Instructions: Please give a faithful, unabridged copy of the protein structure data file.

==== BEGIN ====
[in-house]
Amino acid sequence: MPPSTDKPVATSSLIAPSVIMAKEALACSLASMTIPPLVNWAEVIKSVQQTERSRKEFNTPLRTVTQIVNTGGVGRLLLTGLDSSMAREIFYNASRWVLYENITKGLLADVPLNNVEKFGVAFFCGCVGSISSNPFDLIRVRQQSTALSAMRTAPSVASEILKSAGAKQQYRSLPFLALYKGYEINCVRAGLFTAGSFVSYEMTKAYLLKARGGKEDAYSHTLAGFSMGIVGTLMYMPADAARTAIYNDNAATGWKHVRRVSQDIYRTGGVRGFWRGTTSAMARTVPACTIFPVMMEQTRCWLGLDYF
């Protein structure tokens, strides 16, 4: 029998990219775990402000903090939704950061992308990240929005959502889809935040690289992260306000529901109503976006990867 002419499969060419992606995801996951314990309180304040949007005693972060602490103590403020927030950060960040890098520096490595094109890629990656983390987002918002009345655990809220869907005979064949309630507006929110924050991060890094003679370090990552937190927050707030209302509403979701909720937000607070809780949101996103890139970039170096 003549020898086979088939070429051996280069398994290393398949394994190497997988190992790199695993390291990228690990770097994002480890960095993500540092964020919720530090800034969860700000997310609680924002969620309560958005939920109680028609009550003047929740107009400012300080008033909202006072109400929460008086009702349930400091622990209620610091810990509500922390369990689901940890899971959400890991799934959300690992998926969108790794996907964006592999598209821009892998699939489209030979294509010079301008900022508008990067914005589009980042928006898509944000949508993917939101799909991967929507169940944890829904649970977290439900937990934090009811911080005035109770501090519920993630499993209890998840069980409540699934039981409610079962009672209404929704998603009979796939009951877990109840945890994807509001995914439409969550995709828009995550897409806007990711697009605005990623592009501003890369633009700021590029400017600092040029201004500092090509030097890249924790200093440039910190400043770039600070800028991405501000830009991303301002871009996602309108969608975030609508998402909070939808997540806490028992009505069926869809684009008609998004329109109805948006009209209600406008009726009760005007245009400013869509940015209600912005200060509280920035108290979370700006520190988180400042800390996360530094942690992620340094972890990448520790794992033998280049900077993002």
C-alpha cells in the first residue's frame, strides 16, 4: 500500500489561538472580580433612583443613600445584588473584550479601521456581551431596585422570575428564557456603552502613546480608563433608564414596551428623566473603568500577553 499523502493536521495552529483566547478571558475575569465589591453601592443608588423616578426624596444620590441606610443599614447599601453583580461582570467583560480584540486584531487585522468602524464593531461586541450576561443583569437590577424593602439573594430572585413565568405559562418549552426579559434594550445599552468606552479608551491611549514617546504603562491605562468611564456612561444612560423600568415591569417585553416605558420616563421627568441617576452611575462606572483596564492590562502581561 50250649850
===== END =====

[in-house]
Amino acid sequence: MPPSTDKPVATSSLIAPSVIMAKEALACSLASMTIPPLVNWAEVIKSVQQTERSRKEFNTPLRTVTQIVNTGGVGRLLLTGLDSSMAREIFYNASRWVLYENITKGLLADVPLNNVEKFGVAFFCGCVGSISSNPFDLIRVRQQSTALSAMRTAPSVASEILKSAGAKQQYRSLPFLALYKGYEINCVRAGLFTAGSFVSYEMTKAYLLKARGGKEDAYSHTLAGFSMGIVGTLMYMPADAARTAIYNDNAATGWKHVRRVSQDIYRTGGVRGFWRGTTSAMARTVPACTIFPVMMEQTRCWLGLDYF
């Protein structure tokens, strides 16, 4: 029998990219775990402000903090939704950061992308990240929005959502889809935040690289992260306000529901109503976006990867 002419499969060419992606995801996951314990309180304040949007005693972060602490103590403020927030950060960040890098520096490595094109890629990656983390987002918002009345655990809220869907005979064949309630507006929110924050991060890094003679370090990552937190927050707030209302509403979701909720937000607070809780949101996103890139970039170096 003549020898086979088939070429051996280069398994290393398949394994190497997988190992790199695993390291990228690990770097994002480890960095993500540092964020919720530090800034969860700000997310609680924002969620309560958005939920109680028609009550003047929740107009400012300080008033909202006072109400929460008086009702349930400091622990209620610091810990509500922390369990689901940890899971959400890991799934959300690992998926969108790794996907964006592999598209821009892998699939489209030979294509010079301008900022508008990067914005589009980042928006898509944000949508993917939101799909991967929507169940944890829904649970977290439900937990934090009811911080005035109770501090519920993630499993209890998840069980409540699934039981409610079962009672209404929704998603009979796939009951877990109840945890994807509001995914439409969550995709828009995550897409806007990711697009605005990623592009501003890369633009700021590029400017600092040029201004500092090509030097890249924790200093440039910190400043770039600070800028991405501000830009991303301002871009996602309108969608975030609508998402909070939808997540806490028992009505069926869809684009008609998004329109109805948006009209209600406008009726009760005007245009400013869509940015209600912005200060509280920035108290979370700006520190988180400042800390996360530094942690992620340094972890990448520790794992033998280049900077993002």
C-alpha cells in the first residue's frame, strides 16, 4: 500500500489561538472580580433612583443613600445584588473584550479601521456581551431596585422570575428564557456603552502613546480608563433608564414596551428623566473603568500577553 499523502493536521495552529483566547478571558475575569465589591453601592443608588423616578426624596444620590441606610443599614447599601453583580461582570467583560480584540486584531487585522468602524464593531461586541450576561443583569437590577424593602439573594430572585413565568405559562418549552426579559434594550445599552468606552479608551491611549514617546504603562491605562468611564456612561444612560423600568415591569417585553416605558420616563421627568441617576452611575462606572483596564492590562502581561 50250649850